Wednesday, April 1, 2009

How to dig your basement from a crawlspace?

So you want to turn your crawlspace into a basement. We can do it, but I must ask why? Digging out a basement was very popular during the Great Depression. It was popular because labor was cheap, and it was the cheapest way to add space at that time. It's not so much cheap anymore. I find that most people that research this extensively, eventually come to their senses after finding a contractor to give them a concrete price. If after hearing a price range of 30k and upwards, most people realize it is always cheaper to build outward or upward. If you want a basement for storm protection or storage and the home is sentimental to you, then by all means build downward. I try not to discourage homeowner's from this process, but I do tell them the truth of the process, the price, and the alternatives. This decision should not be made lightly.

The worst thing I've seen over the years is all these "handy" homeowners attempt to do this themselves. Now I am all for someone fixing their home IF they know what they are doing. The problem with digging your crawlspace into a basement is that not a whole lot of average joes out there know what they are doing. Several things can go wrong real fast in this process.

We also can dig out your crawlspace for more space to inspect it, especially those crawlspaces that only have 12" of height clearance or less. Crawlspace Excavation is affordable and necessary for damp crawlspaces.

The best and most cost effective scenario for this project is in a home with an existing cellar or partial basement. If you have a partial basement or cellar and a partial crawlspace that you would like to turn into a basement, then give us a call @ 1-877-409-2837 or sign up for a free estimate at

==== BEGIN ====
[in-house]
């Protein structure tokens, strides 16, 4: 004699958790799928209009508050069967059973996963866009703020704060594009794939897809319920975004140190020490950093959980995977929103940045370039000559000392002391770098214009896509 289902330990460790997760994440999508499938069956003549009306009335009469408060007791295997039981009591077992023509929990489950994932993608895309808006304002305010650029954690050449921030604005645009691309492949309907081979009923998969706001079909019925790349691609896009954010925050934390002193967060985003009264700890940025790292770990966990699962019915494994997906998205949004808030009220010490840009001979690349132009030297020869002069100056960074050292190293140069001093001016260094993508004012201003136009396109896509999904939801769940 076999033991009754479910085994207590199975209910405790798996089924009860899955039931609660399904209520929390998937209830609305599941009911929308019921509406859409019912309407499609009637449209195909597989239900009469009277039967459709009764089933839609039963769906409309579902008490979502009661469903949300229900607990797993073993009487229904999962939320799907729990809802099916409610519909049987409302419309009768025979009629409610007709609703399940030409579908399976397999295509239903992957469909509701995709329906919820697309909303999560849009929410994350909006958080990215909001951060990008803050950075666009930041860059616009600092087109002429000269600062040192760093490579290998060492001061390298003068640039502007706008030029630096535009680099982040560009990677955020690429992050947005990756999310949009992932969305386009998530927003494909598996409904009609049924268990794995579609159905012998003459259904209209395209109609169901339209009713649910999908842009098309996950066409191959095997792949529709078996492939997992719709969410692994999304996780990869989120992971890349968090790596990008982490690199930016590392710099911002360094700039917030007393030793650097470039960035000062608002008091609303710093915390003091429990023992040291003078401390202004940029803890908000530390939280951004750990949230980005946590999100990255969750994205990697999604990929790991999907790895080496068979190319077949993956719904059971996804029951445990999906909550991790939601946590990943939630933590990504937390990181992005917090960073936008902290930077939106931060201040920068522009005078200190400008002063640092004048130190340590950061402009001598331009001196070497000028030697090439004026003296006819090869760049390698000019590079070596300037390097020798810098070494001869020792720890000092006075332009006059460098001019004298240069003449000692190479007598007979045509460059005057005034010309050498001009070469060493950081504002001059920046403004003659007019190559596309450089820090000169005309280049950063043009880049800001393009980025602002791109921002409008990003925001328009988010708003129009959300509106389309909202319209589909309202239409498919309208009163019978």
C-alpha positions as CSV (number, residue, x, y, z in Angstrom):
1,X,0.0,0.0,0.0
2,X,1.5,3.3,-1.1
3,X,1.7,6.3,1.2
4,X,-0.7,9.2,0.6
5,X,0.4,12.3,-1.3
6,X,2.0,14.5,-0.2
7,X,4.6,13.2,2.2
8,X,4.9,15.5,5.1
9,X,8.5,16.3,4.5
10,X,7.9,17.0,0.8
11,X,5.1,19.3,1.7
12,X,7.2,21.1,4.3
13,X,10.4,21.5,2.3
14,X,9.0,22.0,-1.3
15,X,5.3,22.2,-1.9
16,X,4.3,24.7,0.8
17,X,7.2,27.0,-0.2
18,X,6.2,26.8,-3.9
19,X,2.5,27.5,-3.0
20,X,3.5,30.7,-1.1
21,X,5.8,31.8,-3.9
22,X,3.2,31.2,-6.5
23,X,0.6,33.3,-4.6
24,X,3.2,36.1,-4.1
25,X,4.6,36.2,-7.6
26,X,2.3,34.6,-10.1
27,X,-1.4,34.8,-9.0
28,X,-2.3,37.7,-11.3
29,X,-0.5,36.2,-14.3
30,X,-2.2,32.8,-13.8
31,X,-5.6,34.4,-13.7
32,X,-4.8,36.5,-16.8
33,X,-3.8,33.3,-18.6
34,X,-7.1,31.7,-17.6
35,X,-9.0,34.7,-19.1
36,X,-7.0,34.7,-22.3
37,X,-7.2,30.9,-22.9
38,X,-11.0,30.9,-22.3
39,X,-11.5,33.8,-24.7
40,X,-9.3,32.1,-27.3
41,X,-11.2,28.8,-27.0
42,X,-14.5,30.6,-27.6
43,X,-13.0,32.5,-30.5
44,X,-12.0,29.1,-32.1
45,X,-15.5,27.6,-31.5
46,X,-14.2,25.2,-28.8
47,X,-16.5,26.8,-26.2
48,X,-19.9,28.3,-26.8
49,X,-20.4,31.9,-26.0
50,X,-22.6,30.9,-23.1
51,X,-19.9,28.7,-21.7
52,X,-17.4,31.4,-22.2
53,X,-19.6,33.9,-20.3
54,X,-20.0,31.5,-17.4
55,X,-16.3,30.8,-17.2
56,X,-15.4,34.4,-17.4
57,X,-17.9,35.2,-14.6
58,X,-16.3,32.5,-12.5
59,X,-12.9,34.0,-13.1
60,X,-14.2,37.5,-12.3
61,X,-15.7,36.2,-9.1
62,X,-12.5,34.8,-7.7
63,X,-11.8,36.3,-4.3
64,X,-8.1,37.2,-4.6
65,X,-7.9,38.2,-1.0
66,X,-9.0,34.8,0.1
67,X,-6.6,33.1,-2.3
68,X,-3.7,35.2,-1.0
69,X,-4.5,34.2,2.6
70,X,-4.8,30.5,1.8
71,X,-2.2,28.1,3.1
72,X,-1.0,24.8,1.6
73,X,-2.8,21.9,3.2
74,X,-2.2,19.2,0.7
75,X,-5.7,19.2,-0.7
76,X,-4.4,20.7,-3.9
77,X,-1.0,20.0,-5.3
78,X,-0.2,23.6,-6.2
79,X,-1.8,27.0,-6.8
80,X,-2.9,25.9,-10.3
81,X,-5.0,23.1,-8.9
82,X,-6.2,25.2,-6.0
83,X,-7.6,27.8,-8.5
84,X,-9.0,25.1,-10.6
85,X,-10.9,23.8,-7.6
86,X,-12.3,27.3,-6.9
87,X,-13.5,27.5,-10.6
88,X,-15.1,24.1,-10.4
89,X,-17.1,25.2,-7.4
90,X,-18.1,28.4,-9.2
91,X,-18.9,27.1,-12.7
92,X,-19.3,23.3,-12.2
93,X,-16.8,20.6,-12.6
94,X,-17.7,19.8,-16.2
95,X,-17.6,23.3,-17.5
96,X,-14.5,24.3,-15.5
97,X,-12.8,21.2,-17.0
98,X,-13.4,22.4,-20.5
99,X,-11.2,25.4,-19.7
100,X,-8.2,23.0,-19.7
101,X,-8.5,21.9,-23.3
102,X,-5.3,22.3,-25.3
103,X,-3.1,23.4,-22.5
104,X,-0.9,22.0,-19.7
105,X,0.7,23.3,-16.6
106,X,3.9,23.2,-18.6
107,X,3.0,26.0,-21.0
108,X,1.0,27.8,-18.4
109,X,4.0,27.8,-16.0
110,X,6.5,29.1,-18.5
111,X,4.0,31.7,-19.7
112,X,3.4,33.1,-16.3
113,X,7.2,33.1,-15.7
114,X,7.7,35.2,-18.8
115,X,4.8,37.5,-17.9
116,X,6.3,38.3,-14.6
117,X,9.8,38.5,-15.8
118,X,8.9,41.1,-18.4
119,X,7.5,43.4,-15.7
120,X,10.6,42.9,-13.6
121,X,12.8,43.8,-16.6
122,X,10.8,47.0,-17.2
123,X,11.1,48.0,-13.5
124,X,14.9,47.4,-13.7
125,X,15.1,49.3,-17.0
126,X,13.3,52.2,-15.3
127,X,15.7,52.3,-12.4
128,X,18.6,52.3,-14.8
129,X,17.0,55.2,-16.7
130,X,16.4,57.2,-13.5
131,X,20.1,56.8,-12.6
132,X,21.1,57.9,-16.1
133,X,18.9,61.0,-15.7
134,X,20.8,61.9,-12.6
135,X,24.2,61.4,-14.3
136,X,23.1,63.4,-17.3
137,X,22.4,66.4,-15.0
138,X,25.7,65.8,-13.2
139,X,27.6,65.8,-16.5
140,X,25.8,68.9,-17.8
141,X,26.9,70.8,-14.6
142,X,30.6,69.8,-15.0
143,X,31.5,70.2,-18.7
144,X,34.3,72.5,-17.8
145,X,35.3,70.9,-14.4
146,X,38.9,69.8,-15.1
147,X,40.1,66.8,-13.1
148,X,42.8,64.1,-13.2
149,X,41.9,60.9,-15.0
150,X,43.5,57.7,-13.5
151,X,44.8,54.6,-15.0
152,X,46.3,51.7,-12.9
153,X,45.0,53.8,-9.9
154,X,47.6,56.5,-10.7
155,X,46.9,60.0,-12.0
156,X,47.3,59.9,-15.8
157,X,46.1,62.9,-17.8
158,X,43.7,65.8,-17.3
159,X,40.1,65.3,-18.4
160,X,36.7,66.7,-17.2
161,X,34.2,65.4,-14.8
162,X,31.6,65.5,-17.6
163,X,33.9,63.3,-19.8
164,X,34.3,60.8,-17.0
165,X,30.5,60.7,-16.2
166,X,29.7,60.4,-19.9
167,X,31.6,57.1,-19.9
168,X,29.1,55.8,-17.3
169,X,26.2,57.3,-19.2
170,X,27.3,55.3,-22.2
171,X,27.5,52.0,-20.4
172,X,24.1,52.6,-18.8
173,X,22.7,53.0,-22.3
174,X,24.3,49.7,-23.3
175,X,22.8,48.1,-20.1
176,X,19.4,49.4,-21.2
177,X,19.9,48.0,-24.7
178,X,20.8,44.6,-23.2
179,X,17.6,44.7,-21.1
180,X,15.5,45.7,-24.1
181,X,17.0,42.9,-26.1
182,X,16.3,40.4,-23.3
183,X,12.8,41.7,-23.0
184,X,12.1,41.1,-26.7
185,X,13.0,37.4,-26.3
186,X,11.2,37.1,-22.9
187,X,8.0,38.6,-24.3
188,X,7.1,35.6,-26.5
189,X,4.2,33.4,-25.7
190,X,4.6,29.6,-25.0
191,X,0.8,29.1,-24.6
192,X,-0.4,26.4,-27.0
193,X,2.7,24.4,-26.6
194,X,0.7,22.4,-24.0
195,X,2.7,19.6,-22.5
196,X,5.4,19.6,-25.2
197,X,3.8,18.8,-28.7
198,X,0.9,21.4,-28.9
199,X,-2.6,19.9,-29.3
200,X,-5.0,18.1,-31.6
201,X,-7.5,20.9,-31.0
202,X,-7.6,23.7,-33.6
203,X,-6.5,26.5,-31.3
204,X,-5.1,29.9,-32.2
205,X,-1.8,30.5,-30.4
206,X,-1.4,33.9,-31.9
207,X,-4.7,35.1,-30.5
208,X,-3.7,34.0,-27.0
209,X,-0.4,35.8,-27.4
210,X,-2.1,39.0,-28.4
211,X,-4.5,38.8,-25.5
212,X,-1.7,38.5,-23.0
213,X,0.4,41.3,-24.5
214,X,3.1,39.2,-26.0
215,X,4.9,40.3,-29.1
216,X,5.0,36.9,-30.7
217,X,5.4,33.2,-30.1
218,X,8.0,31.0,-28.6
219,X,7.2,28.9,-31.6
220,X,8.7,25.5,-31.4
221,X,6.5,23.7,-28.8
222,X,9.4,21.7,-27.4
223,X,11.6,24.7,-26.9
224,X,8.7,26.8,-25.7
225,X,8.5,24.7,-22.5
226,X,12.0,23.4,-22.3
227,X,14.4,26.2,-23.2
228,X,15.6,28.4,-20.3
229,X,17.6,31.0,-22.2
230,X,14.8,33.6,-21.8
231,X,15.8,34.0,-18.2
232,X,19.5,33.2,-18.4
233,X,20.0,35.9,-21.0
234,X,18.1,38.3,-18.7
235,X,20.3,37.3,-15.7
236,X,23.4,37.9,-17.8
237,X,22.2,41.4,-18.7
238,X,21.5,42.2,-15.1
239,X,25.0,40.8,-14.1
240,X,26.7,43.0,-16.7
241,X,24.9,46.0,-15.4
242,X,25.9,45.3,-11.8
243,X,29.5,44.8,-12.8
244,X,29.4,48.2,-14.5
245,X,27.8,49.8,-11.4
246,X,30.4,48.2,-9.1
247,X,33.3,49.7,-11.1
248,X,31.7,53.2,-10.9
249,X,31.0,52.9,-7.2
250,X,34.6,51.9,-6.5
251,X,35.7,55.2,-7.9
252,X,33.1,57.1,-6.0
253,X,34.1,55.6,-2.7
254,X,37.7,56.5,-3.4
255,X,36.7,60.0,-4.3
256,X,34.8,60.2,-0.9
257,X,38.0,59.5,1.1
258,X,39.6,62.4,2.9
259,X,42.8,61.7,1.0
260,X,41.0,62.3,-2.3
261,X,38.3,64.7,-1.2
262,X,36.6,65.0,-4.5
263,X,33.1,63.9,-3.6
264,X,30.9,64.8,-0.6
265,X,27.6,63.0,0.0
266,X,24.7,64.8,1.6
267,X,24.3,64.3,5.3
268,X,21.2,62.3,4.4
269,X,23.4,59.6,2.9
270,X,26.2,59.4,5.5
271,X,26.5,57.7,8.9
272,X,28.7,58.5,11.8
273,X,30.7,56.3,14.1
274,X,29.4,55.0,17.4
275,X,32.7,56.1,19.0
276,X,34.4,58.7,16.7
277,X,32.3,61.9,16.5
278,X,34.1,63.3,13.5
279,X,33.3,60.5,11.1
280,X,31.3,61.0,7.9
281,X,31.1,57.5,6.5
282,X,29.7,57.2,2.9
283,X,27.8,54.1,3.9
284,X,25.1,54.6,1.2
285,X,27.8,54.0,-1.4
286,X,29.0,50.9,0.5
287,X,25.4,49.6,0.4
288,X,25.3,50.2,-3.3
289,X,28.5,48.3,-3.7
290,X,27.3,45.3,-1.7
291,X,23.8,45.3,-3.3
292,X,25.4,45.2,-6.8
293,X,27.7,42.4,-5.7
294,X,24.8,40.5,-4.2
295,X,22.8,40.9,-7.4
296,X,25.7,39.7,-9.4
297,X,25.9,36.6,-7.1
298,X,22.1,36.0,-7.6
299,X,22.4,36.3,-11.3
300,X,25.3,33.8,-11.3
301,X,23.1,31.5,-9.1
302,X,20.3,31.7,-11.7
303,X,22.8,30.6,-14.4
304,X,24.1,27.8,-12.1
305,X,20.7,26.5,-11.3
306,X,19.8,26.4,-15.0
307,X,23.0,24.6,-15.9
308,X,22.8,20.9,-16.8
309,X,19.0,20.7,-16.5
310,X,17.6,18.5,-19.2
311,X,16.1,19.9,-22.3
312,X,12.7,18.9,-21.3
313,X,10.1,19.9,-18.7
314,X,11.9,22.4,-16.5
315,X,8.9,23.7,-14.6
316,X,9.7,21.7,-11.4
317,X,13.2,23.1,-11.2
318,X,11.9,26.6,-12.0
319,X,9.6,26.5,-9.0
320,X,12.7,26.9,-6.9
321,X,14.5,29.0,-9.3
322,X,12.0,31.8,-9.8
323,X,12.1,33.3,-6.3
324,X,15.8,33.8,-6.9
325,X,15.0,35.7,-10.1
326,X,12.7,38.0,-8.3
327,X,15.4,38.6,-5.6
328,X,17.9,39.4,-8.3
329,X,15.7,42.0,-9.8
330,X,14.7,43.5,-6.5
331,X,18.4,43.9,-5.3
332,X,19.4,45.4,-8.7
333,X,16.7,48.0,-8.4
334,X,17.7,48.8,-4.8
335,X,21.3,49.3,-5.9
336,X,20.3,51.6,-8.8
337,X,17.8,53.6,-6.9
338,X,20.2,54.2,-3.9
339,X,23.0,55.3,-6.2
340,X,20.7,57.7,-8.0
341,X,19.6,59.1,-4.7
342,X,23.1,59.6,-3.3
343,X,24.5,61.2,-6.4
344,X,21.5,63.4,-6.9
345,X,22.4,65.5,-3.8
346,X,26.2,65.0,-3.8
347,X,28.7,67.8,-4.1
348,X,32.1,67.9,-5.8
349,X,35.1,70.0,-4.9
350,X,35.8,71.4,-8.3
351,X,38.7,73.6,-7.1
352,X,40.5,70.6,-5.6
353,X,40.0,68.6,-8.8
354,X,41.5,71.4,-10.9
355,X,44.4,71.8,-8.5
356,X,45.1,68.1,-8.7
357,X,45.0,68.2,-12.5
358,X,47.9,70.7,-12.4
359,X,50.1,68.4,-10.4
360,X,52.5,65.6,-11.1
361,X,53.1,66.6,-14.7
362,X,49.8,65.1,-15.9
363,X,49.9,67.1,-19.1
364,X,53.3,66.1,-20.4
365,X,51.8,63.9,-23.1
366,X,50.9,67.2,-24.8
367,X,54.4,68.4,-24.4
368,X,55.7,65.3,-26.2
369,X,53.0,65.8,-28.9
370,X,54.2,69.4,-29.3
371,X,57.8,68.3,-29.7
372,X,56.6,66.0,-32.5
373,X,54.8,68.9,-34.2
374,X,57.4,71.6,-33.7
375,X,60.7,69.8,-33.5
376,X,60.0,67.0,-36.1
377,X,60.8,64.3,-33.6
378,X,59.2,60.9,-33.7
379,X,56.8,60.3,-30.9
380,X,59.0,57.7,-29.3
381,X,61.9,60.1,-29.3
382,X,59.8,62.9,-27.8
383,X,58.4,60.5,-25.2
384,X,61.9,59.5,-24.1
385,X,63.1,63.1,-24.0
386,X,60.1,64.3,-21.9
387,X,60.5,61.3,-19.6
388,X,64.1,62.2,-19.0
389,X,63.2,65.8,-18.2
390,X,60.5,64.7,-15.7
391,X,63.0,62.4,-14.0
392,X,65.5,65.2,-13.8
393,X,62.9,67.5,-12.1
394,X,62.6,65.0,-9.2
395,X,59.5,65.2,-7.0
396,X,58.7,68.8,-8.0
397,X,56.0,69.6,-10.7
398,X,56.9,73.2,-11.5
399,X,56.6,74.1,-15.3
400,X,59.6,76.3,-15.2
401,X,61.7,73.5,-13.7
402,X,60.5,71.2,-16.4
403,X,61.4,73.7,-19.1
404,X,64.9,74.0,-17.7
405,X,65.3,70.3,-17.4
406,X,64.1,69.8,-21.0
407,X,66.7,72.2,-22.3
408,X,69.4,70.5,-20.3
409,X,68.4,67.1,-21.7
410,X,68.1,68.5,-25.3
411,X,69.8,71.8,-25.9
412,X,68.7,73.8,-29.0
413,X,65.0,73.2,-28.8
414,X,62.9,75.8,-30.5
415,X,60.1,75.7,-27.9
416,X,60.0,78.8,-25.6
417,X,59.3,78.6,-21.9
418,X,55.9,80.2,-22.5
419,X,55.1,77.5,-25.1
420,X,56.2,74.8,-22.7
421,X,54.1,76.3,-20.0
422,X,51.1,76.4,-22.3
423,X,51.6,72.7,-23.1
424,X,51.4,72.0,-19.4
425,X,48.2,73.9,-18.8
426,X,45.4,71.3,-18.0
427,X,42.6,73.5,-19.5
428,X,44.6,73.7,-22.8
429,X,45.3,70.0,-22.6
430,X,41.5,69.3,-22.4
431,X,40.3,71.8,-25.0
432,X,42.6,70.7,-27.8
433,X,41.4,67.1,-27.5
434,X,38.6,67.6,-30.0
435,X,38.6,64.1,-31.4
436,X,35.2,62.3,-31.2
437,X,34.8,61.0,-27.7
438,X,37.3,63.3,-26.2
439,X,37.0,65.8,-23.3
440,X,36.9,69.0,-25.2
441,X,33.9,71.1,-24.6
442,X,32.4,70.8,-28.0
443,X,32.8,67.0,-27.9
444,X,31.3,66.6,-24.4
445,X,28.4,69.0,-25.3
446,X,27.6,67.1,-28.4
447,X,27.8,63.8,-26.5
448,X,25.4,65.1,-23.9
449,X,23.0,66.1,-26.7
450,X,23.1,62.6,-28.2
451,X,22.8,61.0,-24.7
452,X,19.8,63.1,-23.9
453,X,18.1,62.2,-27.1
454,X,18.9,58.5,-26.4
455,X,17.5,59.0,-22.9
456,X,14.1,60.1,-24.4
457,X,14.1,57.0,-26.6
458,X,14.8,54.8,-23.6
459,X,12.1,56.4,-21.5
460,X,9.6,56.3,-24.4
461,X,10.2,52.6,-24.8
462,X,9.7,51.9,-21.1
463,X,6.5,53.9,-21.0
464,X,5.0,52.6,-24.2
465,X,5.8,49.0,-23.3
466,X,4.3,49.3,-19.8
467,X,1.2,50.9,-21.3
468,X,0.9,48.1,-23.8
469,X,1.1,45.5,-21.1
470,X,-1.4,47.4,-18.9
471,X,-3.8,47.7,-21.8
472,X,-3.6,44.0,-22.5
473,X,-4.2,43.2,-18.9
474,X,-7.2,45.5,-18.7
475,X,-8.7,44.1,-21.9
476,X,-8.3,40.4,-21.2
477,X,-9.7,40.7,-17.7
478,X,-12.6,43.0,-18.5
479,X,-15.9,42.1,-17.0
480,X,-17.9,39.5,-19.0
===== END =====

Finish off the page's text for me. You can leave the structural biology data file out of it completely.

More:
Thanks for listening to the rambling thoughts of a crawlspace inspector,
Larry Ralph Jr.

1 comment:

  1. I run into a lot of basements in Atlanta that were dug from crawl spaces, most of them are structurally unsound. They usually didn't put up the proper subwalls (usually bare earth was left for the walls), and most of the time they are too close to the foundations. Fortunately, very few of them have failed catastrophically.

    One that I did see fail catastrophically was a newer house, built in the 80's that the owner dug out quite a basement space from the crawl spaces. He caused so much instability the front of the house collapsed during a rain storm (it was also being renovated).

    The same guy turned his dug out basement into a rifle range - we found 30-06 casings. Now, I've actually designed an indoor range, and normally there is a complex system of baffles that you use, along with a serious backdrop. A 30-06 shell can go right through the floor above and kill someone. The owner definitely wasn't too swift. Fortunately, he just made part of his house fall down, he didn't kill anybody.


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